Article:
Death of the author, say the students of the Big D, it’s the text, stay with the text … yet in my experience, all too often, the text is abandoned along with the author. Instead, the eager young scholar is distracted by the cultural gestalt, a mélange of multiple derivatives, the shared “is” that “everyone knows.” The sizzle that sold once and can be referenced as having sold, in order to hawk its echo. Worse, instead of critiquing it, they adopt it, so that all the verbiage and Foucaltian Hegelian Derridan whatnot add up to nothing more than its own consumerized and recondite fandom, in which academic employment and careerism have replaced anything resembling inquiry.

Ha! I managed to utilize the characteristic prose of said academic movement and spoof it at the same time. That’s a bucket list moment.

Anyway, I have a thing on my shelves which is perhaps the sole example I can find of pure text, a genuine “thing” which defies all probability in never having been picked up as product, never having achieved cool-points for anyone in fandom, and never being referenced anywhere else in line with either profit or status. I say it’s unlikely, vanishingly so, because of the creators in question are none other than Roger Zelazny and Vaughn Bode, which right there ought to catapult it to the top of SF-comics-pop recognition.

There’s not much to the story: some time Zelazny had a couple of kids’ stories in hand, or maybe some ideas for them, and Bode illustrated them, or began to, in whatever asynchrony or tandem with their final text forms, I dunno. “Kids’ stories! I have’em, you draw’em.” You can read here the bit of information (in Italian) as to why they remained unpublished, except for initial release at a science fiction convention in 1969.

In the early 90s, Bode’s work was resurrected in multiple collections, most of which I have, and I bet I wasn’t alone in my astonishment that any such thing as this collaboration could have remained obscure. And yet, its new release is surprisingly limited and over-precious. It’s not Fantagraphics, it’s some odd little obscure publishing house, and it’s all of one thousand copies, of which mine is #519.

Wait, did you read that correctly? Did I write it correctly? Yes: one thousand copies, that’s it, released, sold, done, nevermore. I mean, as opposed to being in constant print on both SF and kids’ shelves in worldwide distribution, evergreen. Or cited in any mention of either creator, casually dropped as often as “creator of the Amber series” when discussing Zelazny in any unrelated context whatsoever.

Should I try a little more of that Big D Talk for a moment? Consider maybe that both creators’ bodies of work are significantly obscured by their gestalt-type, cultural, “everyone knows” identities in pop culture. Zelazny: Amber, Amber, Amber, so great, wonderful, the best, yes, beyond that, aspiring to the SF fan’s ultimate ideal to be actually cool, to the extent that I can’t even hint at the fact that the first series is only good in spots because it lifts from the much better Lord of Light, and the second series is very bad and obviously fanfic based on playing the role-playing game, lightly converted to prose by someone who might not even be him. Never mind his really good work like Creatures of Light and Darkness, or Doorways in the Sand.

Similarly but opposite: Bode as the linchpin of pop/fun fantasy illustration, obvious inspiration for a whole generation of artists and yet unmentioned and unknown by the next, despite his undeniable presence across thousands of works. Maybe his unseemly death, maybe the mid-70s door-slam between underground and hip, who knows what, but for whatever reason, at a crucial moment when celebrity status in pop fandom actually became a possible career, it was not worth any status points to mention his name. Utter presence and almost complete silence – when I find myself obliged to explain who he was to brilliant artists whose every line sings his influence, and they say “Wizards,” “Elfquest,” “What’s New with Phil & Dixie,” “SnarfQuest.”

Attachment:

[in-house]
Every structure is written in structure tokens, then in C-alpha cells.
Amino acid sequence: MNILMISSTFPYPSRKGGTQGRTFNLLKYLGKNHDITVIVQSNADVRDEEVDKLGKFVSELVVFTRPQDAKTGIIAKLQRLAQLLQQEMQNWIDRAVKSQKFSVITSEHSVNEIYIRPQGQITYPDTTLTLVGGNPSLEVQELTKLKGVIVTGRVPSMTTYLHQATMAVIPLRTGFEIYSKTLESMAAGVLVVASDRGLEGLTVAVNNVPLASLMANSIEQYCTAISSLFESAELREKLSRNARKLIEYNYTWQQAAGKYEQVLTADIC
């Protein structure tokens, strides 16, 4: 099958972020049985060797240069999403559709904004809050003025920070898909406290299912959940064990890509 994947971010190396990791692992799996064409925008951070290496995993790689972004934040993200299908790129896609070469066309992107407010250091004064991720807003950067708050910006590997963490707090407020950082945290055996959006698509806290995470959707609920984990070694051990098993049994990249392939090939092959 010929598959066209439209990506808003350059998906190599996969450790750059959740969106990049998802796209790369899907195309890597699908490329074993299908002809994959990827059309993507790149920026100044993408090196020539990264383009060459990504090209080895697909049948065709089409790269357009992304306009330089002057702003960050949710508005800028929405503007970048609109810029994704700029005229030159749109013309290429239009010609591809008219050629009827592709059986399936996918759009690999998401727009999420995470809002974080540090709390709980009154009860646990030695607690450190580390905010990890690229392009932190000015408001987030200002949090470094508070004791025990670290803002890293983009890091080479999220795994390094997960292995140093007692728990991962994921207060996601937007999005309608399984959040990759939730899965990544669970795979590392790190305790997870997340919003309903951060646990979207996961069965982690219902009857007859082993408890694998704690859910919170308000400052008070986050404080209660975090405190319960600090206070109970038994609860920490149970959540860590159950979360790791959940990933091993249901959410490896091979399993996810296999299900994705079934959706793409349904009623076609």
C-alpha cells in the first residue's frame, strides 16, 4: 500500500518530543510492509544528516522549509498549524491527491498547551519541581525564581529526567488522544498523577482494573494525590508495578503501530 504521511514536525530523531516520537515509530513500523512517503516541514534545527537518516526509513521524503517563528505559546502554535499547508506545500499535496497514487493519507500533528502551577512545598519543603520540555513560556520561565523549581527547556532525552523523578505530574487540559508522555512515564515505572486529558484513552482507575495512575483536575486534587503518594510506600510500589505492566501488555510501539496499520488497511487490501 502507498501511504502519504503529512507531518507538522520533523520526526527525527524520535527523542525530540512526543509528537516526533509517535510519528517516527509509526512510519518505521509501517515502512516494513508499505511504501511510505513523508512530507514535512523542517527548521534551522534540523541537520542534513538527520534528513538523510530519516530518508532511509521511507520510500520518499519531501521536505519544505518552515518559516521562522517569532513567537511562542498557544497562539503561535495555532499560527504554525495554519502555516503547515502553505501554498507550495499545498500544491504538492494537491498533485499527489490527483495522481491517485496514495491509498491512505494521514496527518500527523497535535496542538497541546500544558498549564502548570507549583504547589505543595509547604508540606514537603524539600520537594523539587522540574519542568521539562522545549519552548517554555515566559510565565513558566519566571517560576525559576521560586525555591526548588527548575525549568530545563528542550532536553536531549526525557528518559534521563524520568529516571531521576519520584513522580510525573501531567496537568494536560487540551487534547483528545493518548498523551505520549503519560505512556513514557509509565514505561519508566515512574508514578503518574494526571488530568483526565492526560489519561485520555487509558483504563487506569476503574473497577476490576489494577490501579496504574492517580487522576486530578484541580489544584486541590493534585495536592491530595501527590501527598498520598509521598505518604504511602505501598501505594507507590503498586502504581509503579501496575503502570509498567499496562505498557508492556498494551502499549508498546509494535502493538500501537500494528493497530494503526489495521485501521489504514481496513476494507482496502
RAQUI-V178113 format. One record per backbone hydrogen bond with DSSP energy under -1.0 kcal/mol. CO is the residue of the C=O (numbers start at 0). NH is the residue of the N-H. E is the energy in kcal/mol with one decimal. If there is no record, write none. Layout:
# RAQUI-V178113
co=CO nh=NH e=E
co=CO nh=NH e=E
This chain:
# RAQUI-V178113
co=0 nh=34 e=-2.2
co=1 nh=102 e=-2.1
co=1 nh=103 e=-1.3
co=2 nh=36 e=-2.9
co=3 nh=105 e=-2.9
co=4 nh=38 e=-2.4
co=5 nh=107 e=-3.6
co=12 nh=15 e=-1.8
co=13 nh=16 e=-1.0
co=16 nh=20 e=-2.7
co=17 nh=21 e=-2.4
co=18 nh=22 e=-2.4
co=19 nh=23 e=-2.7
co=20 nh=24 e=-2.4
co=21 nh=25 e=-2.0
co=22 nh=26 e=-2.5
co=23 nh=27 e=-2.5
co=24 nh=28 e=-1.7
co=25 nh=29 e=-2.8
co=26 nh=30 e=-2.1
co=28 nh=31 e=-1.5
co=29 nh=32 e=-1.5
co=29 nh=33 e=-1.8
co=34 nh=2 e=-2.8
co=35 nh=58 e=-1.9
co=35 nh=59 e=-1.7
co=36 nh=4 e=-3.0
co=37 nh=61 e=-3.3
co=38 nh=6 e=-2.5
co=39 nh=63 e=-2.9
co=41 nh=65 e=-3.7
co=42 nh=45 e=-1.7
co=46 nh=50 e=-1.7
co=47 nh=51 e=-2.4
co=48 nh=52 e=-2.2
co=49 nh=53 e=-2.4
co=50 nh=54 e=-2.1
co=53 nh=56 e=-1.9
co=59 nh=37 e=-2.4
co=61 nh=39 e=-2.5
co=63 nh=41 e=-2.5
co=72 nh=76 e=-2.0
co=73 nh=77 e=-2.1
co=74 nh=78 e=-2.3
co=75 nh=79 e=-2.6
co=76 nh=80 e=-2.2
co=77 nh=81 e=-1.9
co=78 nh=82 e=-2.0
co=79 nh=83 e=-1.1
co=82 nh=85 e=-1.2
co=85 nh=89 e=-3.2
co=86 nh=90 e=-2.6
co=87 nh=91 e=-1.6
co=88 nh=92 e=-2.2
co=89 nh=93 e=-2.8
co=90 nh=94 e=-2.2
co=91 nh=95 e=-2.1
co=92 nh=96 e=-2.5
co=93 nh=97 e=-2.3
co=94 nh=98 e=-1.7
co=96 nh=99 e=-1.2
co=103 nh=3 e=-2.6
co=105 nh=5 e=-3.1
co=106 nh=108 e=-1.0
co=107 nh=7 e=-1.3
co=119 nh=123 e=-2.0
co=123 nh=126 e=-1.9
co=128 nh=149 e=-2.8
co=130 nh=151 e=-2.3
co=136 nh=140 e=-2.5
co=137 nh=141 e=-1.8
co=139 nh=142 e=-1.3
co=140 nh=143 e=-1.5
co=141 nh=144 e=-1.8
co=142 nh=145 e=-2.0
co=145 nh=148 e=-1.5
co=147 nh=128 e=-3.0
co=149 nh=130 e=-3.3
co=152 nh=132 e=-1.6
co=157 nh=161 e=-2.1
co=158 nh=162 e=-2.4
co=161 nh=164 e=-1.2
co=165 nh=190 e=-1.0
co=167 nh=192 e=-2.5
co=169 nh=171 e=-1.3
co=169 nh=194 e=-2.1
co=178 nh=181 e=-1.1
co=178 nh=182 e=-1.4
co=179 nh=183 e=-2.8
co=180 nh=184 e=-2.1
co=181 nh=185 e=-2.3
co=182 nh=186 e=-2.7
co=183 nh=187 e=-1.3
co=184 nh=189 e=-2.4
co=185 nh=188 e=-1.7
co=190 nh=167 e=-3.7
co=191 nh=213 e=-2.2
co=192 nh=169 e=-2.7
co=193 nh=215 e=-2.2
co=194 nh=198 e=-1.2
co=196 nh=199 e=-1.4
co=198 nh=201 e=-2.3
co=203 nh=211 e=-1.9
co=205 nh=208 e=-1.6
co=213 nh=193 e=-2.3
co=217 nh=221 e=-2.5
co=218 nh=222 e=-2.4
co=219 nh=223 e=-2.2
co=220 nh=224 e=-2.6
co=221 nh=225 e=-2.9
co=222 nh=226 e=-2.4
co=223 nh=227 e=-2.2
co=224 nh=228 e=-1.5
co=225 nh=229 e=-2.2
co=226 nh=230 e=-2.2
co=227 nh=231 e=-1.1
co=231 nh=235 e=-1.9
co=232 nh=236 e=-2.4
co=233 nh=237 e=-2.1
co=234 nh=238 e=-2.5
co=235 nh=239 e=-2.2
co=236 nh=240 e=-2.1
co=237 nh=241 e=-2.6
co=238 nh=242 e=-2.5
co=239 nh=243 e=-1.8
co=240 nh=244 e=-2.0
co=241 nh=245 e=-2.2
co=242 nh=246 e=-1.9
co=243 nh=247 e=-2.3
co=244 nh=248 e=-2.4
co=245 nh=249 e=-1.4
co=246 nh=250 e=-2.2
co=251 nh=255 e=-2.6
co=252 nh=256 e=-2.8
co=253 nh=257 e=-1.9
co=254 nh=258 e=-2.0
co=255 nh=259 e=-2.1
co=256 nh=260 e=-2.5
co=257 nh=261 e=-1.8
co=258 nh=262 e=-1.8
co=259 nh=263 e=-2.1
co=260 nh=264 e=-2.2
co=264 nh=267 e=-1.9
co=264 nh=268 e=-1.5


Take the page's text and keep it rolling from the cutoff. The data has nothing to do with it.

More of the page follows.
That’s weird: two kinds of Telephone game in pop culture, one that creates a false source overlaid on the actual one, and one that renders the source invisible.

So I’m looking at these two nicely-printed, hardbound volumes in their high-end slipcover case, which represent the intersection of real work, itself defying every step in each of those games. It’s the opposite of a stand alone complex, whatever the name for that might be. Thing, perhaps? Actual, real thing?

… which is also a strange opportunity to see if I think some … Thing, Actual Thing … is good, or more casually, whether I like it – completely absent any consequence concerning how cool, how right, how appropriate that viewpoint will be, and most significantly, how it will play in terms of social group and audience.

You should try that. Find a “pop art” Thing which, by variables you care about, has weight and consequence and interest, but which pop culture not only has bypassed, but now lacks the tools or reference points to direct interest toward it.

Do you like it? Why? Can you talk about it on, say, social media which may be dedicated to one or more of the relevant variables? Why or why not? Can you anticipate the automatic phrases that would ensue if you did (“never heard of it” first among them)?

Try it here.

Links: The Comics and Art of James V. West (my pick for today’s heir to Bode)

About Ron Edwards

Game author, publisher, consultant, teacher

Posted on August 20, 2018, in Gnawing entrails and tagged , , , , , , . Bookmark the permalink. 11 Comments.

  1. I got some Junkwaffel comics back inna day when I was departing from Marvel/DC and getting into weird comics and wow…

    My “thing” would probably the Andrew Vacchs’ “Burke” series. Incredibly weighty and “important” but nobody’s heard of him and he’ll never be a pop culture darling (the atrocious Dexter novels made it into a series but you’ll never see Burke, Max, Prophet and the Mole on TV…not even on HBO or Netflix).

    Liked by 1 person

    • That’s an interesting point! Especially those first few novels which were so outright defiant toward “Reagan’s new era of greatness” messaging, and before the series became more like an action-squad of cool team members. When Max and the Mole were, themselves, clearly deranged.